TRISTATE Telephone – A case

John Godwin, chief executive of Tri-state Telephone, leaned back in his chair and looked at the ceilings. How was he ever going to get out of this mess? At last night’s public hearing, 150 angry customers had marched in to protest Tri-State’s latest rate request. After the rancorous shouting was over and the acrimonious signs put away, the protesters had presented state regulators with some sophisticated economic analyses in support of their case. Additionally, there were a number of emotional appeals from elderly customers who regarded phone service as their lifeline to the outside world.

Tri-State Telephone operated in three states and had sales of over $3 billion. During the last five years, the company had experienced a tremendous amount of change. In 1984, the AT&T divestiture sent shock waves throughout the industry, and Tri-State Telephone had felt the effects, as pricing for long distance telephone service changed dramatically. The Federal Communication Commission instituted a charge to the effect that customers should have “access” to long distance companies whether or not they were in the habit of making long distance calls. Consumer groups, including the Consumer Federation of America and the Congress of Consumer Organizations, had joined the protest, increasing their attention on the industry and intervening in regulatory proceedings wherever possible. The FCC was considering deregulating as much of the industry as possible and Congress was looking over the commissioner’s shoulder. Meanwhile, the Department of Justice and Judge Harold Greene (both of whom were responsible for monitoring the AT&T divestiture) continued to argue about what business companies like Tri-state should be engaged in.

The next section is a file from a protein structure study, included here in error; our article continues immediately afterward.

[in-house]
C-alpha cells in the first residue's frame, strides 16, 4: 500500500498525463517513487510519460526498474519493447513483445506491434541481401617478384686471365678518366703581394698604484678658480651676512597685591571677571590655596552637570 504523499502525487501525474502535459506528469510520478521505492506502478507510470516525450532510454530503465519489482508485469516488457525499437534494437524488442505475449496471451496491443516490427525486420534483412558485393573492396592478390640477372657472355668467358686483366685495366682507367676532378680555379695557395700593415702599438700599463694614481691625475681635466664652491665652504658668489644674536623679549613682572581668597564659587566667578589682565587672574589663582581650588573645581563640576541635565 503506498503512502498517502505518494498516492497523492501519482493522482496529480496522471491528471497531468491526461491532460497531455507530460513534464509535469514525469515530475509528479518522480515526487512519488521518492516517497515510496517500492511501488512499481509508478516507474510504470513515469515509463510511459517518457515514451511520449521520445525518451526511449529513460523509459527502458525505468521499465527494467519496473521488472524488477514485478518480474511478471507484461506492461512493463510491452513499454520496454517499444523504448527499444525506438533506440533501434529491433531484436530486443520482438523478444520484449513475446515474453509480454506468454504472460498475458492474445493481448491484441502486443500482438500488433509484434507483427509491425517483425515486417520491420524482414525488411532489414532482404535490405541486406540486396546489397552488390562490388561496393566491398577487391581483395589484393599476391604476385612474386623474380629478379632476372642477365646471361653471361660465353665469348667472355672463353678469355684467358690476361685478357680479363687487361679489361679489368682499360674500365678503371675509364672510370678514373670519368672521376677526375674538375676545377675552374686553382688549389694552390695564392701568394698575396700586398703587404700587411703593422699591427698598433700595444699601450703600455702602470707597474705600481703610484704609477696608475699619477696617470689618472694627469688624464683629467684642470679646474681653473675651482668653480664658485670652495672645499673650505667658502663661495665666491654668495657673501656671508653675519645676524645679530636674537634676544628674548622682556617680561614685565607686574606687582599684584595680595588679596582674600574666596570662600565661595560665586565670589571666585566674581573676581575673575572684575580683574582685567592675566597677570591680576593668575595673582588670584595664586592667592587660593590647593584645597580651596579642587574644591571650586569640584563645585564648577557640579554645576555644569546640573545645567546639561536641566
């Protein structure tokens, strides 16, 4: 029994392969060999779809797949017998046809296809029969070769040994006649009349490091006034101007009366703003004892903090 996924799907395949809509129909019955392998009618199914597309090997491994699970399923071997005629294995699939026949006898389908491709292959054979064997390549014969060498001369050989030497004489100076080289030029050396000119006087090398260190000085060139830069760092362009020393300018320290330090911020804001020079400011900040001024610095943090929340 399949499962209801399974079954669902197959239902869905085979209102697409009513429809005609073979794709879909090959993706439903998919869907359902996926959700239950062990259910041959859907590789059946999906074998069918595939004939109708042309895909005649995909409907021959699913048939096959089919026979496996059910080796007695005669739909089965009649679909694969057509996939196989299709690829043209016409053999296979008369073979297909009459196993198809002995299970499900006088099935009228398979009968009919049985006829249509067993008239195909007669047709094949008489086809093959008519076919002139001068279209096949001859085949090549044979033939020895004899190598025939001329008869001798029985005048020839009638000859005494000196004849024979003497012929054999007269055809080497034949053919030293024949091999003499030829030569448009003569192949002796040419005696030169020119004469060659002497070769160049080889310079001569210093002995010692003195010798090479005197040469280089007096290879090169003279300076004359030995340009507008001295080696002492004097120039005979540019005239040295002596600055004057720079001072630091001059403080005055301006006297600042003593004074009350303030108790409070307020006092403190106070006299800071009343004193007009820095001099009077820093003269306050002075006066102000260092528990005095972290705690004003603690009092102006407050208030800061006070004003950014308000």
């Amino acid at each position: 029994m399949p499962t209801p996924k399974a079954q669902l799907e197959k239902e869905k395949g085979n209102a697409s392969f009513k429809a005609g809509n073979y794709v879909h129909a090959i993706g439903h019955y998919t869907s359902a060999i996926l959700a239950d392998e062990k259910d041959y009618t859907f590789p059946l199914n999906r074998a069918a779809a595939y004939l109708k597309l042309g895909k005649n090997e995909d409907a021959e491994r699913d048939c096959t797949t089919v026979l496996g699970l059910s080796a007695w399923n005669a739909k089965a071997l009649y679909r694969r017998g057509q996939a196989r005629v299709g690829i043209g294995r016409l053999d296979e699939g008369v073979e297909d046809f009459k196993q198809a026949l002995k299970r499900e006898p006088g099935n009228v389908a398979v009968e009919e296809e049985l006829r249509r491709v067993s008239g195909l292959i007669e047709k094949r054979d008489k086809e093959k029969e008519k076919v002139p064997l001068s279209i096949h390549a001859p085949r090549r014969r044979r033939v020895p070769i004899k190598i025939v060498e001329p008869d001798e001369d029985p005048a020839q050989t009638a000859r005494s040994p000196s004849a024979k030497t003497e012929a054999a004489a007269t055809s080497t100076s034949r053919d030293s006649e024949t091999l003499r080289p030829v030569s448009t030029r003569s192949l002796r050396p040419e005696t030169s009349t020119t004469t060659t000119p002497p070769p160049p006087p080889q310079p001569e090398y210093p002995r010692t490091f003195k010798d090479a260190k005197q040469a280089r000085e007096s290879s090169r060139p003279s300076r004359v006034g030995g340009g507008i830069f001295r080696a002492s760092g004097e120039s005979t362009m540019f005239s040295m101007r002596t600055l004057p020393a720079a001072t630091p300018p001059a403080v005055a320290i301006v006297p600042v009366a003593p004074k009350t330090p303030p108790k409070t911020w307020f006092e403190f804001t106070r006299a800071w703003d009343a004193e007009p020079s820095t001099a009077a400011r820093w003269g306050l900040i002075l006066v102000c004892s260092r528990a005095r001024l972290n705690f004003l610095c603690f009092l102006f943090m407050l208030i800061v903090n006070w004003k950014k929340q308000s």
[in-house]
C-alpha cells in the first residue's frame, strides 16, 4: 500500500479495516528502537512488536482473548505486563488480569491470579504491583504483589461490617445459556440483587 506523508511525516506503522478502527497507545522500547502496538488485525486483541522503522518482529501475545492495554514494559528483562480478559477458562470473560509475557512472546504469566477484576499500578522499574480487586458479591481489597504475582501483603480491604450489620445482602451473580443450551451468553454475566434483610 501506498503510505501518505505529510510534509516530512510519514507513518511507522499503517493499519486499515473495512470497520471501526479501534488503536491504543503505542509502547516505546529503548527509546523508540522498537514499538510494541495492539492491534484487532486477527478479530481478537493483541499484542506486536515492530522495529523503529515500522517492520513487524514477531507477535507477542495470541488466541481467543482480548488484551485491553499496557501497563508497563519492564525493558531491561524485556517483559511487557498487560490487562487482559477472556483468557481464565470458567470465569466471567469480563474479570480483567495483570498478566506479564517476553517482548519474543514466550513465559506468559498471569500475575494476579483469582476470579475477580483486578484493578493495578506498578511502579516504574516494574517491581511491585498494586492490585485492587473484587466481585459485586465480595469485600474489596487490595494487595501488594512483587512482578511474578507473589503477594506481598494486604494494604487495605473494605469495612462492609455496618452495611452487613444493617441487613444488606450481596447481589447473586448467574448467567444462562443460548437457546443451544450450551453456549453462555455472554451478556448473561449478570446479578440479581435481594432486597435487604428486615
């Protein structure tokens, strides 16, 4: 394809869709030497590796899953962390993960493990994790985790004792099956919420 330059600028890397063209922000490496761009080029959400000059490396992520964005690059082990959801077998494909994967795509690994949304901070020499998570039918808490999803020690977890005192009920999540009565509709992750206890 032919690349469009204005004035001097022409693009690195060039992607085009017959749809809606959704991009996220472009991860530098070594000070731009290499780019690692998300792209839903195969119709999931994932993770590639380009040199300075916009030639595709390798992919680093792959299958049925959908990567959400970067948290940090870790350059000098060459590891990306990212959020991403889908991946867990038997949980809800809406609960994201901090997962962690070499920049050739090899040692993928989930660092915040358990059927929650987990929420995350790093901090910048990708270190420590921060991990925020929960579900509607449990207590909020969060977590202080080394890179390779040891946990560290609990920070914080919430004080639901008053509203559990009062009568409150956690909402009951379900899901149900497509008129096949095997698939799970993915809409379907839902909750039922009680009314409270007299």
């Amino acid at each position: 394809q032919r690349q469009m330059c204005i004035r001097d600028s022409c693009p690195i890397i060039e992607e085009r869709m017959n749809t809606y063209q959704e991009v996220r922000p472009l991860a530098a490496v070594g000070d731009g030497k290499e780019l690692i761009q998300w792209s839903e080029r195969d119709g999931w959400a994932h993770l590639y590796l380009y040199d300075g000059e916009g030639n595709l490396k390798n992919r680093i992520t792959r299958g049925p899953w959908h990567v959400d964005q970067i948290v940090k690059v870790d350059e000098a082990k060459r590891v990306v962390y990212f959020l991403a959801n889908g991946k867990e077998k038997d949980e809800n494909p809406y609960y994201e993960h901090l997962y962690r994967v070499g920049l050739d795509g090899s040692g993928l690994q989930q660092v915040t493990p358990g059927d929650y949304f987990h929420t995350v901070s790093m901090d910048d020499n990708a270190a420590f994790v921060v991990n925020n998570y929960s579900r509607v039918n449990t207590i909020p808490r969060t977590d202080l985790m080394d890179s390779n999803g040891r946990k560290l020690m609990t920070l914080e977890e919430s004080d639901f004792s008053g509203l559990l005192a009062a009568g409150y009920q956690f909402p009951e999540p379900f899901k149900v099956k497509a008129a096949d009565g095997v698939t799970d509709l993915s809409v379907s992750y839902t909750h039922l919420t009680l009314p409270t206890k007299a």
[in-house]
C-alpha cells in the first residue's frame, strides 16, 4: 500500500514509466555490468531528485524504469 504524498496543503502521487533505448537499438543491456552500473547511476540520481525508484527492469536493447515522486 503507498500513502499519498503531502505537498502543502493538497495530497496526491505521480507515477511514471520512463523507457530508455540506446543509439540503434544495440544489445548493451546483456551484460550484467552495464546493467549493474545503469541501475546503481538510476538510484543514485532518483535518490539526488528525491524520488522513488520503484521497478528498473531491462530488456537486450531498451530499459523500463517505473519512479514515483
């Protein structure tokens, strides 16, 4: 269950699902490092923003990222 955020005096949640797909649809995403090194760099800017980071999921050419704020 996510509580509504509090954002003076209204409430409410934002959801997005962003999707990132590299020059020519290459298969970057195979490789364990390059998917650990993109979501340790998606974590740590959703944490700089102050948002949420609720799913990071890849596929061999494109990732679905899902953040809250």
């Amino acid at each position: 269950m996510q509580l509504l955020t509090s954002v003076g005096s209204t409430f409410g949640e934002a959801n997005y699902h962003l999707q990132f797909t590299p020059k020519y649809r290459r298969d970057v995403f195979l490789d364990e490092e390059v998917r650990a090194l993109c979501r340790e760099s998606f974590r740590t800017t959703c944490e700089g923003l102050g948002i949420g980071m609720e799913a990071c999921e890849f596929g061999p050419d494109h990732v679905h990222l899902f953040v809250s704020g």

In addition, technology was changing rapidly. Cellular telephones, primarily used in cars, were now hand held and could be substituted for standard phones. Digital technology was going forward, leading to lower costs and requiring companies like Tri-State to invest to keep up with the state of the art. Meanwhile, rate increases negotiated during inflationary 1970s were keeping earnings higher than regulators would authorize. New “Intelligent” terminals and software developments gave rise to new uses for the phone network (such as using the phone for an alarm system), but as long as customers paid one flat fee, the phone company could not benefit from these new services.

Godwin’s company has recently proposed a new pricing system whereby users of local telephone services would simply pay for what they used rather than a monthly flat fee. All of the senior managers were convinced that the plan was fairer even though some groups who used the phone with notable frequency (like real estate agents) would pay more. It would give the company an incentive to bring new services to their customers, and customers would be able to choose which ones to buy. None of them had anticipated the hue and cry from the very customers who would save money under the new plan. For instance, Godwin’s studies showed that the elderly were very light users of local service and could save as much as 20 percent under the new plan.

After the debacle at the hearing the previous night, Godwin was unsure how to proceed. If he backed off the new pricing plan, he would have to find a different way to meet the challenges of the future – maybe even different businesses to augment company income. Alternatively, the company could not stand the negative press from a protracted battle, even though Godwin thought that the regulators were favorably disposed toward his plan. In fact, Godwin himself believed the company should help its customer rather than fight with them.

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